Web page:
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HIV 101
Photo: Janet Goulden
We’ve heard it a million times:  “An ounce of prevention is worth a pound of cure.” Right now it’s cool to be healthy, and that old saying—“An ounce of prevention is worth a pound of cure”—is one that we should live by.

In our country there are a number of diseases that could be virtually nonexistent if we would quit smoking. There’s another disease, though, that’s also preventable. It’s Human Immunodeficiency Virus (HIV). HIV, is a three-letter abbreviation that basically spells death. Usually when a person hears that they have HIV, they see it as a death sentence.

By now the world knows about HIV and its dangers. If you are overloaded by all the information available about HIV, here are four simple ways that you can significantly lower your chance of contracting HIV.


According to the Center for Disease Control, sexual contact ranks as the number one way to contract HIV.1 It’s unfortunate that sex is a way that many young people choose to define themselves or make themselves part of the crowd. Before HIV arrived, there was once a growing concern about teenage pregnancy and other sexually transmitted diseases (STD’s). Now the biggest concern is contracting HIV.

The label on a condom reads, “If used properly, latex condoms will help reduce the risk of transmission of HIV infection (AIDS) and many other sexually transmitted diseases (STD’s).”  But here’s what it should say: “Abstain from sex to avoid HIV infection (AIDS), sexually transmitted diseases (STD’s), and pregnancy.”

Drugs and alcohol

Experimenting with drugs and alcohol is a sure-fire way to contract HIV. Thirty-three states in 2003 reported that intravenous drug use ranked as the number two way (after sexual conduct) that people contracted HIV. Sharing needles with an HIV-infected person is a sure way to directly inject the virus into your bloodstream.1

Here’s how the connection works:  Drugs and alcohol affect your behavior, causing you to do things that you wouldn’t normally do. Did you know that alcohol is often called the “truth serum”? That’s because it can cause its consumers to say things that they’d never say if they weren’t drinking.

While you’re high or intoxicated, your inhibitions become degraded, and it becomes easier for a sexual act to take place. Usually people who are high or intoxicated and have sex don’t remember the act, much less whether or not they used a condom or used it properly.

The bottom line here is that when your judgment is compromised, you make bad decisions that can put you at risk for contracting HIV.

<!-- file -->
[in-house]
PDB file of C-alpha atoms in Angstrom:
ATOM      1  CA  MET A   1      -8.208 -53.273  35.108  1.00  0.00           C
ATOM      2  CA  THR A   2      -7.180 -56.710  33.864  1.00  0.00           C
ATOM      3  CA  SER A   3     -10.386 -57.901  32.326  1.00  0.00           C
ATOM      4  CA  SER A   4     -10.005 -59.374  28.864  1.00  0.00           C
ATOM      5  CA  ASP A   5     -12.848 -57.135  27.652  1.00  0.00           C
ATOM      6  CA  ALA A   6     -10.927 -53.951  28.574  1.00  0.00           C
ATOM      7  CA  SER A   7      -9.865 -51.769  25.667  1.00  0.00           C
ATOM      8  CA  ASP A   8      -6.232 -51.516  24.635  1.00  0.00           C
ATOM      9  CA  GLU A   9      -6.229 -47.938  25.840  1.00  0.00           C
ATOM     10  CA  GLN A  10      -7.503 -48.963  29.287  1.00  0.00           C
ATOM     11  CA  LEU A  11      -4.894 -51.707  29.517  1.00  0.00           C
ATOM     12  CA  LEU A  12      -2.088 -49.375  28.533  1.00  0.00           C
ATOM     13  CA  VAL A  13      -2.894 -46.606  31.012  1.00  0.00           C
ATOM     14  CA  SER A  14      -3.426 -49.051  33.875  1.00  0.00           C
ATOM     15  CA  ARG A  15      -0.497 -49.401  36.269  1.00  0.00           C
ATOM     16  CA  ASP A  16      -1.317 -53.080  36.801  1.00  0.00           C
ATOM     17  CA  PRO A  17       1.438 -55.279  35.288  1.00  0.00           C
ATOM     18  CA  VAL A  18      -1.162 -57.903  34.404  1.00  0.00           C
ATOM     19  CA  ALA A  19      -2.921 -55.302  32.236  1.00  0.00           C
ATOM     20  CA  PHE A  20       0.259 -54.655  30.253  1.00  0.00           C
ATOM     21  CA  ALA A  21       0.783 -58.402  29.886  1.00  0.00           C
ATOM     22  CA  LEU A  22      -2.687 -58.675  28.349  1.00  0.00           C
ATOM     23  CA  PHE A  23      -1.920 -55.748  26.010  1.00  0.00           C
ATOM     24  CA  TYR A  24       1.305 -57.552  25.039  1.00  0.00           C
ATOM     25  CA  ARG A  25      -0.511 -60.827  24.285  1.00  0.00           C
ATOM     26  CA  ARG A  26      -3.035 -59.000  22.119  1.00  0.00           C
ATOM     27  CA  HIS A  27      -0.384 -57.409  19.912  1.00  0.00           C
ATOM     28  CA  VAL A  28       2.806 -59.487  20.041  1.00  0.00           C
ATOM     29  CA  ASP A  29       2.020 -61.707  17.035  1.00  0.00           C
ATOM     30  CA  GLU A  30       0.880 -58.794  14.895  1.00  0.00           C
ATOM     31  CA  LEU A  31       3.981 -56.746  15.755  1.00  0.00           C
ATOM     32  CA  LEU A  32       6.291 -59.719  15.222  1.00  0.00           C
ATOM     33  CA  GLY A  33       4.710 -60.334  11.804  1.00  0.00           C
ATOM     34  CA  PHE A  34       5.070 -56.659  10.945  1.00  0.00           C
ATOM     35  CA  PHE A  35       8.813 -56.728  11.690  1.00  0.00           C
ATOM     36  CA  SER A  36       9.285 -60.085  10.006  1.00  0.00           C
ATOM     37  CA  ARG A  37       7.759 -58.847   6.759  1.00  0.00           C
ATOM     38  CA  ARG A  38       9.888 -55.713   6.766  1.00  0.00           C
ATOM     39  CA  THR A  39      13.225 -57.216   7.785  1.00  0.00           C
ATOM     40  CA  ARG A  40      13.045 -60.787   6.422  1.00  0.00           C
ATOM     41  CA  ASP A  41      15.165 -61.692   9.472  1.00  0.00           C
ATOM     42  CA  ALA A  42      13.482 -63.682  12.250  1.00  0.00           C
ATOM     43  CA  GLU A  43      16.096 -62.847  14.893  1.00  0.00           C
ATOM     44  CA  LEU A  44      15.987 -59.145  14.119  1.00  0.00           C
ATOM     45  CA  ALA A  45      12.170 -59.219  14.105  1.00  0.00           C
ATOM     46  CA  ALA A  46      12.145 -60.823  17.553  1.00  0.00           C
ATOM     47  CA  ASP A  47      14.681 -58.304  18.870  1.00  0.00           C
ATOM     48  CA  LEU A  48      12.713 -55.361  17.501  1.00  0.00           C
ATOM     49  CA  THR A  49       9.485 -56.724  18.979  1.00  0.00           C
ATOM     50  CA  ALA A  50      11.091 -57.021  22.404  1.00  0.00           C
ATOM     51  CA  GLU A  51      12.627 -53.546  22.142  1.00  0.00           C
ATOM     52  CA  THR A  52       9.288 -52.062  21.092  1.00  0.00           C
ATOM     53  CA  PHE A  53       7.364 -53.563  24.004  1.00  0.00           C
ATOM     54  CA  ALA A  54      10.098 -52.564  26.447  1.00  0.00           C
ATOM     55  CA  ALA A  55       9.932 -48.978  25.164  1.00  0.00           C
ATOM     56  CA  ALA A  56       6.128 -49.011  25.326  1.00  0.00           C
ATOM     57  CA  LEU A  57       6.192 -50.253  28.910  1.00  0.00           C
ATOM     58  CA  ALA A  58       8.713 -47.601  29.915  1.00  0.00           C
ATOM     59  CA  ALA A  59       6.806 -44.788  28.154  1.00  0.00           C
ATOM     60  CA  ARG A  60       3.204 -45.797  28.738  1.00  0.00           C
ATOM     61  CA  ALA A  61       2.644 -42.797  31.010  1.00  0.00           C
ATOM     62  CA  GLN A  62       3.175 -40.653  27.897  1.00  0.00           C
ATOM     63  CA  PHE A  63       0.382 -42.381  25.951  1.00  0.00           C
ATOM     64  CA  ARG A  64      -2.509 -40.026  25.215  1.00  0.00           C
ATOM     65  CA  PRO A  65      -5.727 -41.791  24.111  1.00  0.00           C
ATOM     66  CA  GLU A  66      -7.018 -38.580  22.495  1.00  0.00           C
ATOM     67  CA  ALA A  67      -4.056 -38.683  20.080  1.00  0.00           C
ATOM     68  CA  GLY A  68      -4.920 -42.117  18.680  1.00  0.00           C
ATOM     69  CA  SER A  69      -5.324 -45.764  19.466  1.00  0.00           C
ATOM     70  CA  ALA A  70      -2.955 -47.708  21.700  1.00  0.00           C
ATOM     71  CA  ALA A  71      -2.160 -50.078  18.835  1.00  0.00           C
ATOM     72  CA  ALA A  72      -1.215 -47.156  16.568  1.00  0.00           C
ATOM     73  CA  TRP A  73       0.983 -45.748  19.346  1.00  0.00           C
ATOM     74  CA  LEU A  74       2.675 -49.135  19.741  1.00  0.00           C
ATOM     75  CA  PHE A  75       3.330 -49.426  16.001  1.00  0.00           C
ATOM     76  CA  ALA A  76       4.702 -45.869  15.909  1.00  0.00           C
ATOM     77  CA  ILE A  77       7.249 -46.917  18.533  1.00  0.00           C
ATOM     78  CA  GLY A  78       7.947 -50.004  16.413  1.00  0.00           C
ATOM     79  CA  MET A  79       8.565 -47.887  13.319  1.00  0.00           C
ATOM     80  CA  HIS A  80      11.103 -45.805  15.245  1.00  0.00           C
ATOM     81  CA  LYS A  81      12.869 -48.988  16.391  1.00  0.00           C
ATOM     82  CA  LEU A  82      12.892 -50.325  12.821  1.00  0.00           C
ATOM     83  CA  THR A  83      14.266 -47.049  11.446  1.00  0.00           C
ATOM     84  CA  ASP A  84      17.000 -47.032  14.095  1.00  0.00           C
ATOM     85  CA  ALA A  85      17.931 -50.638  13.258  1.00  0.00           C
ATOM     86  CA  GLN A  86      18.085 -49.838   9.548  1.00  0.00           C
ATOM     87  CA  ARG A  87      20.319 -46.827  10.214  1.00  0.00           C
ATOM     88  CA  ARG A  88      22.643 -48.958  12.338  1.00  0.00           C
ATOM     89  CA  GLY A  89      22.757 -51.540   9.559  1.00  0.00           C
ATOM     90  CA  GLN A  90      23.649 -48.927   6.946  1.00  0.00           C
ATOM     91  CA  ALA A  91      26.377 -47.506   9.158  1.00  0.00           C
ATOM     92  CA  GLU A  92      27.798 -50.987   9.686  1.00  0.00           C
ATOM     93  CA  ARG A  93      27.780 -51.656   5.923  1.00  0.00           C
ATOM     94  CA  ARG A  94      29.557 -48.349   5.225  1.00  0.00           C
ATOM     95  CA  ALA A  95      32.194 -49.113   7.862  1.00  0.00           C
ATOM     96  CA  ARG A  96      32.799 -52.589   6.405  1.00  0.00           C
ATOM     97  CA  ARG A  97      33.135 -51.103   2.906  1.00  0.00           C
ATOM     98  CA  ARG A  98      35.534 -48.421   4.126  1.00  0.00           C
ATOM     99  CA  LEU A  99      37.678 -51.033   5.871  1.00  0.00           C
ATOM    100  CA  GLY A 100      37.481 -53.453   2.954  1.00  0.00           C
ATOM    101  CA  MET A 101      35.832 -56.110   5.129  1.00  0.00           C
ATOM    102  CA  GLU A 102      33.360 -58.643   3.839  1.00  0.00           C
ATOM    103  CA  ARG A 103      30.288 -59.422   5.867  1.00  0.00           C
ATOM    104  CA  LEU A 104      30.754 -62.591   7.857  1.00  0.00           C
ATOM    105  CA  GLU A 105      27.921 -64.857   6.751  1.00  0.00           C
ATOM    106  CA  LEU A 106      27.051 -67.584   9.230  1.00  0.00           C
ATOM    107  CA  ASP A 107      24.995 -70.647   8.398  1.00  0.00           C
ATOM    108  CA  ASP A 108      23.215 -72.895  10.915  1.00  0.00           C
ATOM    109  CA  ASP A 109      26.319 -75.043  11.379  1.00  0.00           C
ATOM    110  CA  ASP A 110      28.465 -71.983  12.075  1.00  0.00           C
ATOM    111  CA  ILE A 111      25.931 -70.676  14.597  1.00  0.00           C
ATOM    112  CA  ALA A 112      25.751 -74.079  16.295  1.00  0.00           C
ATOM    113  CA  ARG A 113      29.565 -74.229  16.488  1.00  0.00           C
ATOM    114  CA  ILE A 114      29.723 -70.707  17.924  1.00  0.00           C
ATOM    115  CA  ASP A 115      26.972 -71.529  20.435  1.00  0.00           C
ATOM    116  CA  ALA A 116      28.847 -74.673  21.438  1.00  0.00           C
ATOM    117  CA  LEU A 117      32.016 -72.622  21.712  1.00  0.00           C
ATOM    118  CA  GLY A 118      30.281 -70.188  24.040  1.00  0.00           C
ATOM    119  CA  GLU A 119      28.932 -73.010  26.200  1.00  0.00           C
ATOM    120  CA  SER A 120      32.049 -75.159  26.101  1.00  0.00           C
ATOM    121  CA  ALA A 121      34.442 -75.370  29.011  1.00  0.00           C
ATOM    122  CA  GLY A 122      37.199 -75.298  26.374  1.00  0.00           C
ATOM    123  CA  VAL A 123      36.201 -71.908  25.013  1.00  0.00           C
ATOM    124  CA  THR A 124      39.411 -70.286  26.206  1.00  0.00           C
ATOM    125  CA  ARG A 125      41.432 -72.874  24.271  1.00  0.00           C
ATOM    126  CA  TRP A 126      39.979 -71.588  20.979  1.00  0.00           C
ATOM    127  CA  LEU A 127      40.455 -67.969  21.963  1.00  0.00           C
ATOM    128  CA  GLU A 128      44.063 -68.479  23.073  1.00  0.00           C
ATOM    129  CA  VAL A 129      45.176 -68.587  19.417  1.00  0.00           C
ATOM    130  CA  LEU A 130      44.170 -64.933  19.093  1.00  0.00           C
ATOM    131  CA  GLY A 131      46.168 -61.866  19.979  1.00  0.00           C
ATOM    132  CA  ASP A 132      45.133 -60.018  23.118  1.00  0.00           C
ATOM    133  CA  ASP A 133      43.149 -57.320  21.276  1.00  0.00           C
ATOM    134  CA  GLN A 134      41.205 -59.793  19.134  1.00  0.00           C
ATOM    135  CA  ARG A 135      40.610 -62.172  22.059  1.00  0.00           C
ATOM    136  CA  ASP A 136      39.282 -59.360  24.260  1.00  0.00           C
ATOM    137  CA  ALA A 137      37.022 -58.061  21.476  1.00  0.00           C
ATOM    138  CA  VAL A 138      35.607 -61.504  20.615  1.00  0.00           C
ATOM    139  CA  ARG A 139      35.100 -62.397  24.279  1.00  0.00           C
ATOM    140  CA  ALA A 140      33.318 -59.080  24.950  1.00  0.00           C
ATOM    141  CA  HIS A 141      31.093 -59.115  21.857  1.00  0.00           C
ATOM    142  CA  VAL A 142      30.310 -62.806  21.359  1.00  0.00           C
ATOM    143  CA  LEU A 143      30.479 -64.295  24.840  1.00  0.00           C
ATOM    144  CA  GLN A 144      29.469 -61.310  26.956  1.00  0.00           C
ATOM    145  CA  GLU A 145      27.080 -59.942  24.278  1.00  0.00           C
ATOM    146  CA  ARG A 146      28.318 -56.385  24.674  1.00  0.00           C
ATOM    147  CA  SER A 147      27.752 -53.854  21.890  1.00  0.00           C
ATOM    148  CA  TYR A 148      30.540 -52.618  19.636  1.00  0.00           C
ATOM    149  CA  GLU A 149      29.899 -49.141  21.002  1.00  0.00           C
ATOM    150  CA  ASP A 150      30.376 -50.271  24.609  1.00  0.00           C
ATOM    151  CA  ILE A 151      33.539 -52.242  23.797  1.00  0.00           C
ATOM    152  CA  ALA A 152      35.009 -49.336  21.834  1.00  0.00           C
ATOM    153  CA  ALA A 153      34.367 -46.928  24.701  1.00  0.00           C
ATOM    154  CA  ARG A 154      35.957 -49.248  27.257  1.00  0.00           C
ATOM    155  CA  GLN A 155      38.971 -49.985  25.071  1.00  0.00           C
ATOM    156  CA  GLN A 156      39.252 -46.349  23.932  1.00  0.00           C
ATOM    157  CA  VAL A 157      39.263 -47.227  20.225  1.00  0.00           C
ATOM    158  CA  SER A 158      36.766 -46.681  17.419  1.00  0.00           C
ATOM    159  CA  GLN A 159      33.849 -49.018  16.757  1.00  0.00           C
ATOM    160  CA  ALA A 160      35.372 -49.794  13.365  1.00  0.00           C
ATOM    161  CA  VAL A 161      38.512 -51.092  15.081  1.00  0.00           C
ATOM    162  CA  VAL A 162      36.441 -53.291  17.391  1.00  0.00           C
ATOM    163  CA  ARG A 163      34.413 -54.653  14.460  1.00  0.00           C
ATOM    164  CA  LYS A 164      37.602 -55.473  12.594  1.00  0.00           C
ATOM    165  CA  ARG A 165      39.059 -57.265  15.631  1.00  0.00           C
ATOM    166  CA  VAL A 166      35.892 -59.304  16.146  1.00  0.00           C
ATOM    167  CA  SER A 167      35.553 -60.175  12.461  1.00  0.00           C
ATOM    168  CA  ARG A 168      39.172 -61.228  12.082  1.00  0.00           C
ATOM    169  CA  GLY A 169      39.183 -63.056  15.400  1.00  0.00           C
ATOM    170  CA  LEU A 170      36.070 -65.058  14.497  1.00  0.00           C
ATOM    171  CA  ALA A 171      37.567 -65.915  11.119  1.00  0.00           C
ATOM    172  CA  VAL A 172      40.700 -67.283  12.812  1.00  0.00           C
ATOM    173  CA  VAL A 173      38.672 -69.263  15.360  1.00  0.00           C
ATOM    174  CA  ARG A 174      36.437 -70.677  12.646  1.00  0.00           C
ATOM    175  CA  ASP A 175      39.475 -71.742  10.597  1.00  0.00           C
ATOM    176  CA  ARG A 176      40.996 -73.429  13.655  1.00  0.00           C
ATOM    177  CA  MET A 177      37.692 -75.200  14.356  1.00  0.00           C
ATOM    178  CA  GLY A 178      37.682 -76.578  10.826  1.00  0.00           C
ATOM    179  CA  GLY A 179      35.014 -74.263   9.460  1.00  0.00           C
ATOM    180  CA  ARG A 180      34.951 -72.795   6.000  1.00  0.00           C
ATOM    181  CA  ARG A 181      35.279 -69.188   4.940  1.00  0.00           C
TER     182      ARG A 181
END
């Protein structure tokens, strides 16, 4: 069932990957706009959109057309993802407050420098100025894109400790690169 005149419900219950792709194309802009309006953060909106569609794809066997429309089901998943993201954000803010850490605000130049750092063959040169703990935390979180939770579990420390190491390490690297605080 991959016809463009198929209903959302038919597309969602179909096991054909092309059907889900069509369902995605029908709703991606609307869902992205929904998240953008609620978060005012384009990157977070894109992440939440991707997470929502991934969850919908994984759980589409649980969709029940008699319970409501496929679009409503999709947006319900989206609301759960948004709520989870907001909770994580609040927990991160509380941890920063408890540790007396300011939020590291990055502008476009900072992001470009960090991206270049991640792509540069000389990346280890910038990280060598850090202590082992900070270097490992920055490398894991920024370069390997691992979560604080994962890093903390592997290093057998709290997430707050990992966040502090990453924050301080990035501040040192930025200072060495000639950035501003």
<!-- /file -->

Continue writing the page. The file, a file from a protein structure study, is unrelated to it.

Peer Pressure

The famous line goes, “Everyone’s doing it.” But that famous little phrase doesn’t have to include you. The 2003 Youth Risk Behavior Survey reports that more than 46 percent of teenagers have had sex. Eleven percent said they had sex for the first time when they were 15 years old, and 9.5 percent said they had sex for the first time when they were 14 years old. The study also revealed that 15 percent did not use condoms during their last sexual encounter.

Not everyone’s doing it. The study also reported that more than half of the respondents—53 percent—were not having sex.1 That means the stories that your friends are telling you may not be completely true.

Guard your soul

Proverbs 4:14, 15 says- “Do not set foot on the path of the wicked or walk in the way of evil men. Avoid it, do not travel on it; turn from it and go on your way.”

Have you ever watched a movie or read a book, and then certain elements of the book or movie showed up in your dreams? Everything you see, read, and observe is recorded in your mind for one intention—execution. That’s why it’s easy to be tempted to try sex, alcohol, and drugs—all the media outlets tell you that these things are OK. That’s why it’s paramount that you keep Christ all over you.

How do you do that? Here’s what Christ said to do: “Watch and pray so that you will not fall into temptation. The spirit is willing, but the body is weak” (Matthew 26:41). Here are some practical ways to do that:

1. Call upon the Lord and ask Him for a distraction or a detour, a positive hobby to take up.
2. Value your full life; don’t just value the moment.
3. Stay away from anything that will alter your thought patterns or behavior.
4. Remember that sex has powerful consequences—not rewards—for young, unmarried people.

If you follow these guidelines, you’ll basically eliminate your chances of contracting HIV.

1 Taken from www.cdc.gov/hiv/stats/2003SurveillanceReport/table20.htm.
2 Taken from www.cdc.gov/HealthyYouth/YRBS/data/2003/yrbs2003codebook. Pdf

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By Garry Graham. Reprinted with permission from Insight Magazine, August 19, 2006. Copyright © 2007 by GraceNotes. All rights reserved. Use of this material is subject to usage guidelines. Scripture taken from the NEW INTERNATIONAL VERSION ®.

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